Human communication

Ralph F. Wetmore Jr., retired head and neck surgeon, professor emeritus and CHOP administrator, dies at 71

Ralph F. Wetmore Jr., 71, formerly of Doylestown, retired head and neck surgeon at Children’s Hospital of Philadelphia, former chief of CHOP’s otolaryngology division and chairman of the medical staff, professor emeritus, researcher, administrator and author, died Saturday, September 3, of Lewy body dementia at his home in Johns Island, SC

Dr. Wetmore began his famous 40-year career at CHOP immediately after graduating from the Perelman School of Medicine at the University of Pennsylvania and completing his postgraduate training and fellowship in surgery at Penn.

He treated ear, nose and throat ailments in thousands of children, helped make CHOP a world leader in pediatric medicine, and served as the hospital’s endowed E. Mortimer Newlin Chair in Oto -paediatric rhino-laryngology and human communication from 2008 until his retirement in 2020. .

“He had a wonderful spirit,” said his son, Rick. “He was a scientist first and foremost.”

Dr. Wetmore has trained hundreds of medical students, residents, and fellows at CHOP and Penn; author or co-author of more than 100 scientific articles on voice disorders, respiratory anomalies and other conditions in children; and won the 1993 Edmund Prince Fowler Award from the Triological Society for his pioneering research into Sudden Infant Death Syndrome.

Known to colleagues and friends for his “no frills teaching style and patience” and his “charismatic smile with a wit to match”, Dr. Wetmore easily and repeatedly forged lifelong personal connections and friendships. He saved a smothered dinner at a restaurant one night and cared for the victims of a car accident he ran into.

A friend said in an online tribute: “Ralph embodied the best of all of us.”

He was on the editorial board of the World Journal of Otorhinolaryngology — Head & Neck Surgery and past president of the American Society of Pediatric Otolaryngology and the Society for Ear Nose and Throat Advancement in Children. In a 2017 article published in the World Journal of Otorhinolaryngology, he wrote, “While tonsillectomy and adenoidectomy have become much safer over the past 50 years, postoperative complications still exist but can be minimized by careful history, good surgical technique and excellent attention to detail after the operation.

In an online tribute, a friend called him “an incredibly accomplished and brilliant doctor with a heart of gold and the warmest of personalities.” Another friend said: ‘I’ve never really seen him angry or heard him raise his voice with anyone. His favorite saying was, “Don’t sting the skunks.”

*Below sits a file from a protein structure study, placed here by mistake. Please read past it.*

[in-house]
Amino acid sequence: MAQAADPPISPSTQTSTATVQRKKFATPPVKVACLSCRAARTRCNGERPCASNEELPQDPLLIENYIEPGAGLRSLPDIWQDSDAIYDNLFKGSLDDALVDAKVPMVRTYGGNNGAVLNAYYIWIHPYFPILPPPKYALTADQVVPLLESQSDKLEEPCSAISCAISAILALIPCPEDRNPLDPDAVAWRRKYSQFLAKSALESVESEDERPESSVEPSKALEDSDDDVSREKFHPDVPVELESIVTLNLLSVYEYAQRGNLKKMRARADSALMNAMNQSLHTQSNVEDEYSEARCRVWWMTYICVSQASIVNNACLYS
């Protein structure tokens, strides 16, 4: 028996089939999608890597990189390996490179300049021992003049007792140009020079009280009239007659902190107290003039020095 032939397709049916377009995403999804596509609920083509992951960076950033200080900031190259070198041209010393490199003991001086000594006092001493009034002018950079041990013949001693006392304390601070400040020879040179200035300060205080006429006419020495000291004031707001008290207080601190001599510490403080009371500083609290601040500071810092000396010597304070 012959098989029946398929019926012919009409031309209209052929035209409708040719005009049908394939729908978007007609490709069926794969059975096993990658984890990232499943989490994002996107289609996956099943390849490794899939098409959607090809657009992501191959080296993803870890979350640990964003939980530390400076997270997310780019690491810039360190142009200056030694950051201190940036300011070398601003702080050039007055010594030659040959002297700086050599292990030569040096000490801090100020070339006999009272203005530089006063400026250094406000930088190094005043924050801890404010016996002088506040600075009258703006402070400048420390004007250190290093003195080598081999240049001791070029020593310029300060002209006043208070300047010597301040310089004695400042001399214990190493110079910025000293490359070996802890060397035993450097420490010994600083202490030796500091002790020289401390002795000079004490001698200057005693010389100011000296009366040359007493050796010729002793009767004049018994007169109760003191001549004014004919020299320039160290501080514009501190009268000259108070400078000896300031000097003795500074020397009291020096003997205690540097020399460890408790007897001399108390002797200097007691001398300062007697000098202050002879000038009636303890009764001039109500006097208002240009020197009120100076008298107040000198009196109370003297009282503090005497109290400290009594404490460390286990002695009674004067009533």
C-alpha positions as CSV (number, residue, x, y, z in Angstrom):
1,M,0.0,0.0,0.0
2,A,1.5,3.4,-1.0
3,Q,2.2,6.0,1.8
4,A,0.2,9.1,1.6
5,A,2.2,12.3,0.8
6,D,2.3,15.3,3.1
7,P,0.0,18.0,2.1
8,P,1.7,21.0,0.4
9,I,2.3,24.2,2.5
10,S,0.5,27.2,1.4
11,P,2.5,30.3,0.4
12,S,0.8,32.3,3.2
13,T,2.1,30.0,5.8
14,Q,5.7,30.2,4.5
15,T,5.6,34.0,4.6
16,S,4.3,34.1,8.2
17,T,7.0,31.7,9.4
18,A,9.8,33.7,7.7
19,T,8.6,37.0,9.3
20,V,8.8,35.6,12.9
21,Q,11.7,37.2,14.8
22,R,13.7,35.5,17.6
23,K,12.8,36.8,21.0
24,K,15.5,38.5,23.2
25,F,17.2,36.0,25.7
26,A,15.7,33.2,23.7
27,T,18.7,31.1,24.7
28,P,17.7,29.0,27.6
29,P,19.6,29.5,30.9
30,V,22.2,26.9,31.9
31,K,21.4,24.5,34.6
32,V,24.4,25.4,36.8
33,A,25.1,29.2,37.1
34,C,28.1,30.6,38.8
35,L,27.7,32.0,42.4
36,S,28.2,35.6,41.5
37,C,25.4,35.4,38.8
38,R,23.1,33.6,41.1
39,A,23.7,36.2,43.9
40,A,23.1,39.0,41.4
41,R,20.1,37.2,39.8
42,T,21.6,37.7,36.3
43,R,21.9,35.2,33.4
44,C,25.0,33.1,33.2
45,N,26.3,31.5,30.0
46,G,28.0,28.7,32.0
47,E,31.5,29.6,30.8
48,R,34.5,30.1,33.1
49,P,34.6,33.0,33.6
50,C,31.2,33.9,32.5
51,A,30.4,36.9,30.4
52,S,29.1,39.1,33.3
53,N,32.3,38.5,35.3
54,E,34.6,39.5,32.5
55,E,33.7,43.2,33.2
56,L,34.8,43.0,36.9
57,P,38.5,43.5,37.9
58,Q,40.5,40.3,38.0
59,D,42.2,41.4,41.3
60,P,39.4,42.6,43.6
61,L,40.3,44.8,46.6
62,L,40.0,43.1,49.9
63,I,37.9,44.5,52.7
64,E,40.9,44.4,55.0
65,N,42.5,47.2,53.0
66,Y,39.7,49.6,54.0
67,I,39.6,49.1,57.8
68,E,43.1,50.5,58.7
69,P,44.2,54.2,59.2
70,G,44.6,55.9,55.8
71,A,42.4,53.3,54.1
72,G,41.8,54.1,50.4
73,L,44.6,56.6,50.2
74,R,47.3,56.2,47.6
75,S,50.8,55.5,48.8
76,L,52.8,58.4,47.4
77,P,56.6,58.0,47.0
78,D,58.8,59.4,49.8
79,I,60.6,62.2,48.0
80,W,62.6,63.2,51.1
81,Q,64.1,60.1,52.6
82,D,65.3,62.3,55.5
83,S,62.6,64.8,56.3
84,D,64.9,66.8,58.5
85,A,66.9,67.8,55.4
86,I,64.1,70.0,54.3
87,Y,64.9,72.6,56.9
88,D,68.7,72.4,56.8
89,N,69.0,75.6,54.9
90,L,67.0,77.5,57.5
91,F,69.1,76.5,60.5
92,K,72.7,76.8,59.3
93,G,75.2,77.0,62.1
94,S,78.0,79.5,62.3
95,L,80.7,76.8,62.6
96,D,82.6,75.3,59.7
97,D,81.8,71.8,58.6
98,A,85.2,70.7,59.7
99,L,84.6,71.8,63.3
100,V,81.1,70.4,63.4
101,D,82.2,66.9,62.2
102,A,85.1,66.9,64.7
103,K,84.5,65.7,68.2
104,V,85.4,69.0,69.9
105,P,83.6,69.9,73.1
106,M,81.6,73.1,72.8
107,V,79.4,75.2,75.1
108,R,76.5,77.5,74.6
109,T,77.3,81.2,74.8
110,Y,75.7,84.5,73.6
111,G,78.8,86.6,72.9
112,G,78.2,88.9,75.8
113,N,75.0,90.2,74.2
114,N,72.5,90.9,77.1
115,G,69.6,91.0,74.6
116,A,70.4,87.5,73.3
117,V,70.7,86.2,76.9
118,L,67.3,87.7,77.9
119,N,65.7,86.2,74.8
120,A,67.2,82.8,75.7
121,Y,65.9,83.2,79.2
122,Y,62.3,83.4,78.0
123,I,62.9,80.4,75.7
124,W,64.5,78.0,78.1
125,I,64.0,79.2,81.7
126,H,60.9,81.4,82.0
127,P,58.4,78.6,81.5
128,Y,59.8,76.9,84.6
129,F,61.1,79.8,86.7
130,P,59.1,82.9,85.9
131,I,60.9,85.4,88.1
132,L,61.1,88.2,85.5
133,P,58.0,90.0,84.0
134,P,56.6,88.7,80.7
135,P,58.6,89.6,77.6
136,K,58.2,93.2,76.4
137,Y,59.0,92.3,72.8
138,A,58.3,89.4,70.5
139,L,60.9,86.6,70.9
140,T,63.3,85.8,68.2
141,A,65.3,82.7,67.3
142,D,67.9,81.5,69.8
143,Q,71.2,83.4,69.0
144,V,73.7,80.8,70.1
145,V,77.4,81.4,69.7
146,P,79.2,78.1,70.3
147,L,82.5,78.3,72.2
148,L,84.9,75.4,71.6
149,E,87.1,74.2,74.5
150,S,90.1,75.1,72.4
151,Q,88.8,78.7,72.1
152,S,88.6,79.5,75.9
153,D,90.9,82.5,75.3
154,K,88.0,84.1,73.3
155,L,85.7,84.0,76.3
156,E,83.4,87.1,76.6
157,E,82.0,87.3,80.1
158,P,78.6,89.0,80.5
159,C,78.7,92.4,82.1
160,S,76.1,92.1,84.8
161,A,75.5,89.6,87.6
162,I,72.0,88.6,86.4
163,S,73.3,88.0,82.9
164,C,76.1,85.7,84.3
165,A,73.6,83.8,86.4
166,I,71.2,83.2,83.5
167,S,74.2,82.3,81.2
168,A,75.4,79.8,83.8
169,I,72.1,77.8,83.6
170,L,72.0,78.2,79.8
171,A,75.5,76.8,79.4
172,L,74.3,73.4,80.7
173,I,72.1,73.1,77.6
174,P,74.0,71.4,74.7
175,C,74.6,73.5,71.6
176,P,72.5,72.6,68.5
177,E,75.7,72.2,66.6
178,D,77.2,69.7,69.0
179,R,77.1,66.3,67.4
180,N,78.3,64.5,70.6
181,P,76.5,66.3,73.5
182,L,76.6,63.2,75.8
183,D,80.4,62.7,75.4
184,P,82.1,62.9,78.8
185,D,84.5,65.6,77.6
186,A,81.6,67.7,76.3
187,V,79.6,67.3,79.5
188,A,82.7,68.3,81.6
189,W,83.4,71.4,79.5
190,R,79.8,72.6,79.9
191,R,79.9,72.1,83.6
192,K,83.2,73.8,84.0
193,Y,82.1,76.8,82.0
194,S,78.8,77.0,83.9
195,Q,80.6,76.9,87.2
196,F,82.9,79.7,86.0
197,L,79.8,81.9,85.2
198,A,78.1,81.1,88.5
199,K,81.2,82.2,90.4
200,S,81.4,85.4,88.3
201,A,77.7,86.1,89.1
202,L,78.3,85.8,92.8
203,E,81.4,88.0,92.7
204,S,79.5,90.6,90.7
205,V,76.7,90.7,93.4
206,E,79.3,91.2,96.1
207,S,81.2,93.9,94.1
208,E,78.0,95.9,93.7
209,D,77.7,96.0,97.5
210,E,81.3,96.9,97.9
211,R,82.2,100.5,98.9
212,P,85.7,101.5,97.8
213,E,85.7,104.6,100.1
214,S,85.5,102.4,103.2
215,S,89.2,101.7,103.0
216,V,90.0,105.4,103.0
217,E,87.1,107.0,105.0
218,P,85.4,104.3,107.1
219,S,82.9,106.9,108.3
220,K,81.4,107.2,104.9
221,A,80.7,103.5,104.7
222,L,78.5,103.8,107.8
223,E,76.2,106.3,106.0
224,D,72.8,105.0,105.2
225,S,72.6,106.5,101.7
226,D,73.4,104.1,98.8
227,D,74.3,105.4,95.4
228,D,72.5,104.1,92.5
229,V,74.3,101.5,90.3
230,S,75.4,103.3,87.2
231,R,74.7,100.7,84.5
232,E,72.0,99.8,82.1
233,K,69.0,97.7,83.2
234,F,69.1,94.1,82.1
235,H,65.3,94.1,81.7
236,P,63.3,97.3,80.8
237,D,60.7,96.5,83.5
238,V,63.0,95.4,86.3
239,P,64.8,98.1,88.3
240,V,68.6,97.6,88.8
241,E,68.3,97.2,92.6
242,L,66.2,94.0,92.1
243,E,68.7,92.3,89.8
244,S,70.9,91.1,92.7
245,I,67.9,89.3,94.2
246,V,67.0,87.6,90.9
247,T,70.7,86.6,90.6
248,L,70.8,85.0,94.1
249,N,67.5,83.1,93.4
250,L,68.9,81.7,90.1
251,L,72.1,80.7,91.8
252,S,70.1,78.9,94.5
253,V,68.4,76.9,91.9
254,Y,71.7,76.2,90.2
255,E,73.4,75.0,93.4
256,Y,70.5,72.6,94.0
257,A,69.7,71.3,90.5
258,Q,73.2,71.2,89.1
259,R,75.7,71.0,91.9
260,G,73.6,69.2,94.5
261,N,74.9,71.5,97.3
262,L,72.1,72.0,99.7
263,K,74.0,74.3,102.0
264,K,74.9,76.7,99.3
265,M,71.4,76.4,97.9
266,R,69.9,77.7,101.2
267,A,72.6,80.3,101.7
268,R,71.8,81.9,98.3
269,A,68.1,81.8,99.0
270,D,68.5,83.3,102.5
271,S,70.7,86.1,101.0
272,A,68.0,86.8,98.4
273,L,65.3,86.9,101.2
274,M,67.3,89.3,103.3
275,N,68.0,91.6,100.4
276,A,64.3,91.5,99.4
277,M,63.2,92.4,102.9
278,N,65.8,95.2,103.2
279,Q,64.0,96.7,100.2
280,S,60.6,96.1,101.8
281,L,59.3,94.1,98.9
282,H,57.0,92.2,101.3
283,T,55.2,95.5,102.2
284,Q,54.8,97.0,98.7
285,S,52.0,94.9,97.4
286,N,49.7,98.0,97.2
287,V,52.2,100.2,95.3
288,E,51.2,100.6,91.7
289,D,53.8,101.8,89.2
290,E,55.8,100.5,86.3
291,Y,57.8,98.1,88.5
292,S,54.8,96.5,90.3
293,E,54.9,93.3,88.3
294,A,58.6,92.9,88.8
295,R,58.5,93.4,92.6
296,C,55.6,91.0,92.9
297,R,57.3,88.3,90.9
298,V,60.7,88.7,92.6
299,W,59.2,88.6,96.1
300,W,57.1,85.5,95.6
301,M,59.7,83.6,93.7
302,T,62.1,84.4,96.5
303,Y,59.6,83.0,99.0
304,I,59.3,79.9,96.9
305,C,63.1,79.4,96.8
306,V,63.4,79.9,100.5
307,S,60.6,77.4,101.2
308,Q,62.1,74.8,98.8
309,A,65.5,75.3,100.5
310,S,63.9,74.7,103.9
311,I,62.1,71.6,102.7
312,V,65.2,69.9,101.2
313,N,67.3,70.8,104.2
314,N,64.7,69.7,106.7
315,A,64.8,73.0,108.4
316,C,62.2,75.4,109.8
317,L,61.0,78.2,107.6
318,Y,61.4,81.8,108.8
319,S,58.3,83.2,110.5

Born November 23, 1950, in Allentown, Ralph Frederick Wetmore Jr. graduated from Franklin and Marshall College in 1972 with a bachelor’s degree in geology and received his medical degree from Penn in 1976.

He married Mary Cantalupo in 1976, and they had son Rick and daughter Alicia. After a divorce, he met Melinda DeMoss at CHOP and they married in 2009. He lived in Secane, Wayne, Haverford and Doylestown before moving to Johns Island after retirement.

Dr. Wetmore was an avid reader who wrote unpublished science fiction and historical novels. Passionate about cinema, one of his favorites was Dating of the Third Kind, and he wrote movie reviews for CHOP’s operating room newsletter for years. Staff at a nearby movie theater knew him by sight.

He binge-watched the Weather Channel, cheered on the team and constantly wore his green Eagles hoodie, enthusiastically attended concerts by James Taylor, Katy Perry, Taylor Swift and Lady Gaga, and adopted dogs from rescue shelters. He enjoyed discussing life’s issues with his family and lovingly signed each card in person that his florist sent along with the flowers he bought for his wife.

“My father was incomparable in many ways,” his son said. “He treated everyone, no matter who they were in the world, with great respect and dignity. …His vibrant and loving spirit will live in all of us forever.

In addition to his wife, children and ex-wife, Dr. Wetmore is survived by two grandsons, a sister and other relatives.

Services were September 13.

Donations in his name can be made to Penn’s Digital Neuropathology Lab. Address checks to the Neurology Trustees at the University of Pennsylvania. Write “In memory of Dr. Ralph Wetmore” on the comment line and mail to Paige O’Malley, 3535 Market St., Suite 750, Philadelphia, PA 19104.